Individuals, businesses and organizations have posted get well wishes on social media and on electronic signs in League City.
Janice Hallisey canceled this year’s Mayor’s Holiday Ball, a moneymaker for the three-day Holiday in the Park celebration in December. She had considered going ahead with the event and fundraiser, which would have been held Saturday, she changed plans after her husband’s heart attack, she said.
But Holiday in the Park is happening Dec. 1-3, she said. The theme for the Dec. 2 parade is favorite Christmas movies. And one of the favorite Hallisey movies playing Dec. 1 is “It’s a Wonderful Life.”
That movie fits Pat Hallisey’s attitude, Janice Hallisey said.
“We’re hoping the mayor will lead the parade,” she said. “He could be wearing a red sweater in a convertible. And then he’ll go straight home.”
Businesses in downtown League City dish on a proposed Old Town District plan.
The county will begin a multistep legal process to potentially file a lawsuit against manufacturers of opioids to recover the costs to taxpayers related to the drug, including the expenses of law enforcement, incarceration and addiction treatment.
Galveston County Commissioners Court on Monday voted unanimously to authorize County Judge Mark Henry to request the Texas Comptroller of Public Accounts review and approve the county to contract with law firms on a contingent fee basis.
The state must approve contingent fee contracts, said Robert Boemer, an attorney for the county. Commissioners court would still need to vote on a contingent fee contract with the law firms, which would allow the firms to sue on behalf of the county and collect a fee from any money awarded, he said. The suit would not cost the county, he said.
Several law firms, including Watts Guerra LLP and The Gallagher Firm LLP, have explored an agreement between the county and the firms to recover costs related to opioid abuse in Galveston County.
Two representatives met with Henry and county legal recently to discuss a potential lawsuit against manufacturers of opioids.
If the county sued, it would be one of several municipalities nationwide who have lodged challenges against opioid manufacturers with the hope of stemming an epidemic. Harris and Bexar counties in Texas have both moved toward filing similar lawsuits, Henry said.
The small East Texas county of Upshur filed a lawsuit in U.S. District Court last month against prescription painkiller manufacturers and distributors.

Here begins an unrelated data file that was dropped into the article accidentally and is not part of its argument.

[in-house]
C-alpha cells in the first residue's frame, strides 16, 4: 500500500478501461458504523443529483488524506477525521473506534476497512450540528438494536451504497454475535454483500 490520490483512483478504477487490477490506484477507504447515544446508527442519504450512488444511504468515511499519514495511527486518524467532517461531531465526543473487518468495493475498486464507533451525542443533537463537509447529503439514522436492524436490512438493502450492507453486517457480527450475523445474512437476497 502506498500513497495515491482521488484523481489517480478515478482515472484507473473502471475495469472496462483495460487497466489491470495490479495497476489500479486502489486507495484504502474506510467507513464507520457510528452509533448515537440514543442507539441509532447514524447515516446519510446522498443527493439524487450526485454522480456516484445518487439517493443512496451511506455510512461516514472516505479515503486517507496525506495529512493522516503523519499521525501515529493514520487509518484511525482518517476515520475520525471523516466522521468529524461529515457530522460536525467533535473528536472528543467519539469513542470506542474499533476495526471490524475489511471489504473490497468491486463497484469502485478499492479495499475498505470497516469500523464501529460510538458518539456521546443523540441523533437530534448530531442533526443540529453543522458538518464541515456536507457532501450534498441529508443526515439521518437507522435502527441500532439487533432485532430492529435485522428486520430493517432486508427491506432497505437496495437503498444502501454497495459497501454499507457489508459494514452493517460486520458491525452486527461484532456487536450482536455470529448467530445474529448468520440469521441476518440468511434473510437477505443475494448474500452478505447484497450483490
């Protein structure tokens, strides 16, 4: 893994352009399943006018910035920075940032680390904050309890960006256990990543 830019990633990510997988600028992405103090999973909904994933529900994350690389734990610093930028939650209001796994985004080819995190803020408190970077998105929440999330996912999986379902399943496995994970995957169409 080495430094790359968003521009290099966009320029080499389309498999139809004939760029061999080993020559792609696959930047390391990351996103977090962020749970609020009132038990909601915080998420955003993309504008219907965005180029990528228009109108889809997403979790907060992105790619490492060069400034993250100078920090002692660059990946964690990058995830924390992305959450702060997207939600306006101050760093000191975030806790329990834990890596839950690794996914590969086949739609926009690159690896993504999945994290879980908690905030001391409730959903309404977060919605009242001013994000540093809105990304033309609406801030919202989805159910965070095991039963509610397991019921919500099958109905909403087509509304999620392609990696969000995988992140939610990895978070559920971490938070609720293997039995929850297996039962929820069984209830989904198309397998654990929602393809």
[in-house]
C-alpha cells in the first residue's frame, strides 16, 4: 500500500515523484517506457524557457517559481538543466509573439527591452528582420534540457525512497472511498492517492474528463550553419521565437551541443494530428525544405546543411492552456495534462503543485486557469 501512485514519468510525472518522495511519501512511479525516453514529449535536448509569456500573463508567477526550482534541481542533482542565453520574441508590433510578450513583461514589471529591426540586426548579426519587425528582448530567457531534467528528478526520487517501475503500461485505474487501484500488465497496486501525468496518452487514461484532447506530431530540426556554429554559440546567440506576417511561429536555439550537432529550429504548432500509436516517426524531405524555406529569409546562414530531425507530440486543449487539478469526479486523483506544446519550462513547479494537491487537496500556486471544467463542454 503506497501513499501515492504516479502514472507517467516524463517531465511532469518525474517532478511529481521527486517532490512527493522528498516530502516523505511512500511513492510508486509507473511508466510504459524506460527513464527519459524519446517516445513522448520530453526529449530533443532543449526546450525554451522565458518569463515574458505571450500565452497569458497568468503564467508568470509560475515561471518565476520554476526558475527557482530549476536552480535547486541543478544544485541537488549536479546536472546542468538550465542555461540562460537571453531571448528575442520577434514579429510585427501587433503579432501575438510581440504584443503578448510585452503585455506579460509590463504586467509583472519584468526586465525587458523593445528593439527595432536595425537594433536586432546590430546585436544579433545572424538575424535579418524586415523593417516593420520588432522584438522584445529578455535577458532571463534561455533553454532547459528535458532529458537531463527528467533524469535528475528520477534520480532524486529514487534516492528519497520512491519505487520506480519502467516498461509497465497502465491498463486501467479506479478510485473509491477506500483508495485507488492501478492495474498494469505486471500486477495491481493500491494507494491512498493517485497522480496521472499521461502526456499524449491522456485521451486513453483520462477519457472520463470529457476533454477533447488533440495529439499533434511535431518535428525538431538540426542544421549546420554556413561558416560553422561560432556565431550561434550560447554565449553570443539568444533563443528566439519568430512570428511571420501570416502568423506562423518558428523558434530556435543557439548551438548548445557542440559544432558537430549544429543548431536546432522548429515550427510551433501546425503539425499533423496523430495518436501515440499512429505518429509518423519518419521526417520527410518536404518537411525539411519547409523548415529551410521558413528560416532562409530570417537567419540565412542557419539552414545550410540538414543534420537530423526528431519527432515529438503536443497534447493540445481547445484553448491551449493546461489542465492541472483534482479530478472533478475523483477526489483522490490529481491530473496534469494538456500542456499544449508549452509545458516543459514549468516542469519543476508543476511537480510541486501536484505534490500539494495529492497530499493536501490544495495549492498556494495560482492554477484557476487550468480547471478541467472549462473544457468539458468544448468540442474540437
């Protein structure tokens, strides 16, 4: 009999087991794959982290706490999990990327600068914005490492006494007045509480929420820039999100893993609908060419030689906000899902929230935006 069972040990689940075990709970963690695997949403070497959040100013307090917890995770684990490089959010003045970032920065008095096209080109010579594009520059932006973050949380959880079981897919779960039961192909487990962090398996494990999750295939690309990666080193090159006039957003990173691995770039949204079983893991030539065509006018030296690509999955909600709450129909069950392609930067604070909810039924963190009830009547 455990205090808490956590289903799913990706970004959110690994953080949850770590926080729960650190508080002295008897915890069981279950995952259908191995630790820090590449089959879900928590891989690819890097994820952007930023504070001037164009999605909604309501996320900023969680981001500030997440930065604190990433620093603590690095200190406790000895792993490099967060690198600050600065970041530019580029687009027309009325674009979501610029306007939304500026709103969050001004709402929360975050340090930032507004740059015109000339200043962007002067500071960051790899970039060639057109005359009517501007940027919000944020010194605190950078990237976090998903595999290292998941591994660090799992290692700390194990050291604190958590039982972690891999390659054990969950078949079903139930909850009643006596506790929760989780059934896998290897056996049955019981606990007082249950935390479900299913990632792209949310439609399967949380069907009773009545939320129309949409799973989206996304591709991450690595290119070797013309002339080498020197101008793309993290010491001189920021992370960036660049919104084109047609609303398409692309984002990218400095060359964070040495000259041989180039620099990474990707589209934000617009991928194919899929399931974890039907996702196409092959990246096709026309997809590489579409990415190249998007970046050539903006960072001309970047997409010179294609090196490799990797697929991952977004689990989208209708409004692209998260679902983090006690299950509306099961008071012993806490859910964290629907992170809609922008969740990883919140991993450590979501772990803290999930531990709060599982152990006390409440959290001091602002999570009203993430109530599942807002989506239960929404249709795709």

In September, Texas Attorney General Ken Paxton announced the state had joined a coalition of 40 others in serving subpoenas against eight companies that manufacture or distribute prescription painkillers to collect information. The intent is to evaluate whether the companies engaged in unlawful practices, he said in a statement.
The county’s exploration of a lawsuit stems from allegations that certain opioid manufacturers have engaged in “negligent and reckless promotion of opioid painkillers for inappropriate uses,” the court order approved by Galveston County commissioners said.
The county did not yet have a list of potential manufacturers that may be the target of a lawsuit, Boemer said. Representatives from Watts Guerra LLP and The Gallagher Firm LLP did not respond to requests for comment.
While the county doesn’t know the exact cost of opioid abuse in Galveston County, the county’s criminal justice system sees its effects nearly daily, District Attorney Jack Roady said.
The justice system frequently sees addiction-related cases due to opioids such as Oxycodone and cases of children entering into the state’s child services system because parents are addicted to prescription opioids and no longer caring for their children, Roady said.
The expenses also show up in providing emergency medical services for people who have overdosed or nearly overdosed on prescription pills or the street drugs many opioid addicts turn to when they don’t have access to pills, he said.
That’s just the economic toll.
“We’re fighting those battles in every part of the county,” Roady said. “The idea is to recover taxpayer funds that the county has had to extend over the years in all those areas, including caring for families, legal and medical costs.”
The law firms did not respond this week. But representatives discussed suing major pharamecutical companies, Henry said. The companies have not yet been named, he said.
“The only targets here really are the pharmaceutical companies,” Henry said. “These businesses are not in Galveston County, no businesses here would be sued.”
In recent memory, the county has filed just one other lawsuit on a contingent fee basis, Boemer said. That lawsuit was against the Texas Windstorm Insurance Association over damages from Hurricane Ike in 2008, he said.